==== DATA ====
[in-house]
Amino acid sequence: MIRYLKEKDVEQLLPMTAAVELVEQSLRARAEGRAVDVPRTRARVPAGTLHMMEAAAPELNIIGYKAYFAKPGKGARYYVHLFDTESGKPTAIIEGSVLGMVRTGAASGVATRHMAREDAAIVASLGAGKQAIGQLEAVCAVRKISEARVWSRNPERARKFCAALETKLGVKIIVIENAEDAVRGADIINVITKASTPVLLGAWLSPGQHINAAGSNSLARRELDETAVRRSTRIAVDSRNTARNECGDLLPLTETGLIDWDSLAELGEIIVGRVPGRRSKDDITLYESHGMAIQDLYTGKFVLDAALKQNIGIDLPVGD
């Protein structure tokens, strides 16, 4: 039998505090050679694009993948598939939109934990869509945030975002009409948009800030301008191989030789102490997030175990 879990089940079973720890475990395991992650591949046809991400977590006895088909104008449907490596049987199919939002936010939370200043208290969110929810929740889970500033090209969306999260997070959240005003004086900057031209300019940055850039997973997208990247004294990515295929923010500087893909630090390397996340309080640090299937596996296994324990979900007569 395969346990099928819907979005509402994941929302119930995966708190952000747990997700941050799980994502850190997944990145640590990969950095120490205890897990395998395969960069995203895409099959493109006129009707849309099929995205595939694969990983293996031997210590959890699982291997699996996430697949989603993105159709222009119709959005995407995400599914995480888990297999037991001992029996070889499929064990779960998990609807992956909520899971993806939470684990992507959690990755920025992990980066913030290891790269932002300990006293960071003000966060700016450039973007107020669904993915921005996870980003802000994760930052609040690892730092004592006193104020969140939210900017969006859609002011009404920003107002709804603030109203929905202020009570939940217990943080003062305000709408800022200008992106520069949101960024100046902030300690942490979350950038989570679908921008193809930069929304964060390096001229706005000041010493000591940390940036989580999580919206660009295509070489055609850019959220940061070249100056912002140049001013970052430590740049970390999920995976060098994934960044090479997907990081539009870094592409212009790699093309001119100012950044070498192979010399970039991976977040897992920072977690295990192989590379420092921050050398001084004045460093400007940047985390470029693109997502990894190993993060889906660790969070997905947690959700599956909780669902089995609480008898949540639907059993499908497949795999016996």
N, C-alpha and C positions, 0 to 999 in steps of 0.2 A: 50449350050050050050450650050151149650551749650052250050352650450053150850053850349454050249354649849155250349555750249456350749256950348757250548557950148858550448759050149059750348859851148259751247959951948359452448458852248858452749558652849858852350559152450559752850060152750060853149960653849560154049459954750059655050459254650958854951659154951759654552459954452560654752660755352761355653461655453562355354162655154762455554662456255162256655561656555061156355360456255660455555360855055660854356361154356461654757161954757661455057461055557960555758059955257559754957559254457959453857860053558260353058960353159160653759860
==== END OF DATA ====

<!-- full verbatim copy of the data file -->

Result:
[in-house]
Amino acid sequence: MIRYLKEKDVEQLLPMTAAVELVEQSLRARAEGRAVDVPRTRARVPAGTLHMMEAAAPELNIIGYKAYFAKPGKGARYYVHLFDTESGKPTAIIEGSVLGMVRTGAASGVATRHMAREDAAIVASLGAGKQAIGQLEAVCAVRKISEARVWSRNPERARKFCAALETKLGVKIIVIENAEDAVRGADIINVITKASTPVLLGAWLSPGQHINAAGSNSLARRELDETAVRRSTRIAVDSRNTARNECGDLLPLTETGLIDWDSLAELGEIIVGRVPGRRSKDDITLYESHGMAIQDLYTGKFVLDAALKQNIGIDLPVGD
């Protein structure tokens, strides 16, 4: 039998505090050679694009993948598939939109934990869509945030975002009409948009800030301008191989030789102490997030175990 879990089940079973720890475990395991992650591949046809991400977590006895088909104008449907490596049987199919939002936010939370200043208290969110929810929740889970500033090209969306999260997070959240005003004086900057031209300019940055850039997973997208990247004294990515295929923010500087893909630090390397996340309080640090299937596996296994324990979900007569 395969346990099928819907979005509402994941929302119930995966708190952000747990997700941050799980994502850190997944990145640590990969950095120490205890897990395998395969960069995203895409099959493109006129009707849309099929995205595939694969990983293996031997210590959890699982291997699996996430697949989603993105159709222009119709959005995407995400599914995480888990297999037991001992029996070889499929064990779960998990609807992956909520899971993806939470684990992507959690990755920025992990980066913030290891790269932002300990006293960071003000966060700016450039973007107020669904993915921005996870980003802000994760930052609040690892730092004592006193104020969140939210900017969006859609002011009404920003107002709804603030109203929905202020009570939940217990943080003062305000709408800022200008992106520069949101960024100046902030300690942490979350950038989570679908921008193809930069929304964060390096001229706005000041010493000591940390940036989580999580919206660009295509070489055609850019959220940061070249100056912002140049001013970052430590740049970390999920995976060098994934960044090479997907990081539009870094592409212009790699093309001119100012950044070498192979010399970039991976977040897992920072977690295990192989590379420092921050050398001084004045460093400007940047985390470029693109997502990894190993993060889906660790969070997905947690959700599956909780669902089995609480008898949540639907059993499908497949795999016996």
N, C-alpha and C positions, 0 to 999 in steps of 0.2 A: 50449350050050050050450650050151149650551749650052250050352650450053150850053850349454050249354649849155250349555750249456350749256950348757250548557950148858550448759050149059750348859851148259751247959951948359452448458852248858452749558652849858852350559152450559752850060152750060853149960653849560154049459954750059655050459254650958854951659154951759654552459954452560654752660755352761355653461655453562355354162655154762455554662456255162256655561656555061156355360456255660455555360855055660854356361154356461654757161954757661455057461055557960555758059955257559754957559254457959453857860053558260353058960353159160653759860